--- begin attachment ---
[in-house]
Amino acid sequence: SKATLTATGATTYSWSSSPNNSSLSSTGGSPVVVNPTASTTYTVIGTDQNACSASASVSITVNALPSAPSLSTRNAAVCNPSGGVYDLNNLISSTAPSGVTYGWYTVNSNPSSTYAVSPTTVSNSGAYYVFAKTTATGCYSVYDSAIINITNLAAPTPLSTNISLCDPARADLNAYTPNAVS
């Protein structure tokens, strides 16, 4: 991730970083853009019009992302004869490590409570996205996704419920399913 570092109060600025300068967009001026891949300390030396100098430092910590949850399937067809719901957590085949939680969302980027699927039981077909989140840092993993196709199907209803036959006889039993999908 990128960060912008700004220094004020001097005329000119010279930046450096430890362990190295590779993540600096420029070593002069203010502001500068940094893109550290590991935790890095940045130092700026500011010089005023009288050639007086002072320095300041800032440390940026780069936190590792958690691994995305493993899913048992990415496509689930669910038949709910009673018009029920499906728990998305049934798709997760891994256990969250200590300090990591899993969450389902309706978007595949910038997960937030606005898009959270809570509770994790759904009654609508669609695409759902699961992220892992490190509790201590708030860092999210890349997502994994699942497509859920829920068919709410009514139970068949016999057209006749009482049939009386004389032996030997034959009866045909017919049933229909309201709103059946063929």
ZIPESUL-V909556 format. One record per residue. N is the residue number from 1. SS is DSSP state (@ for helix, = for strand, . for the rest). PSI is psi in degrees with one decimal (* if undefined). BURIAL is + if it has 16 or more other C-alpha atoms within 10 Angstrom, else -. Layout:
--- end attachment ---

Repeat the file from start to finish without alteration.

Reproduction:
[in-house]
Amino acid sequence: SKATLTATGATTYSWSSSPNNSSLSSTGGSPVVVNPTASTTYTVIGTDQNACSASASVSITVNALPSAPSLSTRNAAVCNPSGGVYDLNNLISSTAPSGVTYGWYTVNSNPSSTYAVSPTTVSNSGAYYVFAKTTATGCYSVYDSAIINITNLAAPTPLSTNISLCDPARADLNAYTPNAVS
């Protein structure tokens, strides 16, 4: 991730970083853009019009992302004869490590409570996205996704419920399913 570092109060600025300068967009001026891949300390030396100098430092910590949850399937067809719901957590085949939680969302980027699927039981077909989140840092993993196709199907209803036959006889039993999908 990128960060912008700004220094004020001097005329000119010279930046450096430890362990190295590779993540600096420029070593002069203010502001500068940094893109550290590991935790890095940045130092700026500011010089005023009288050639007086002072320095300041800032440390940026780069936190590792958690691994995305493993899913048992990415496509689930669910038949709910009673018009029920499906728990998305049934798709997760891994256990969250200590300090990591899993969450389902309706978007595949910038997960937030606005898009959270809570509770994790759904009654609508669609695409759902699961992220892992490190509790201590708030860092999210890349997502994994699942497509859920829920068919709410009514139970068949016999057209006749009482049939009386004389032996030997034959009866045909017919049933229909309201709103059946063929």
ZIPESUL-V909556 format. One record per residue. N is the residue number from 1. SS is DSSP state (@ for helix, = for strand, . for the rest). PSI is psi in degrees with one decimal (* if undefined). BURIAL is + if it has 16 or more other C-alpha atoms within 10 Angstrom, else -. Layout: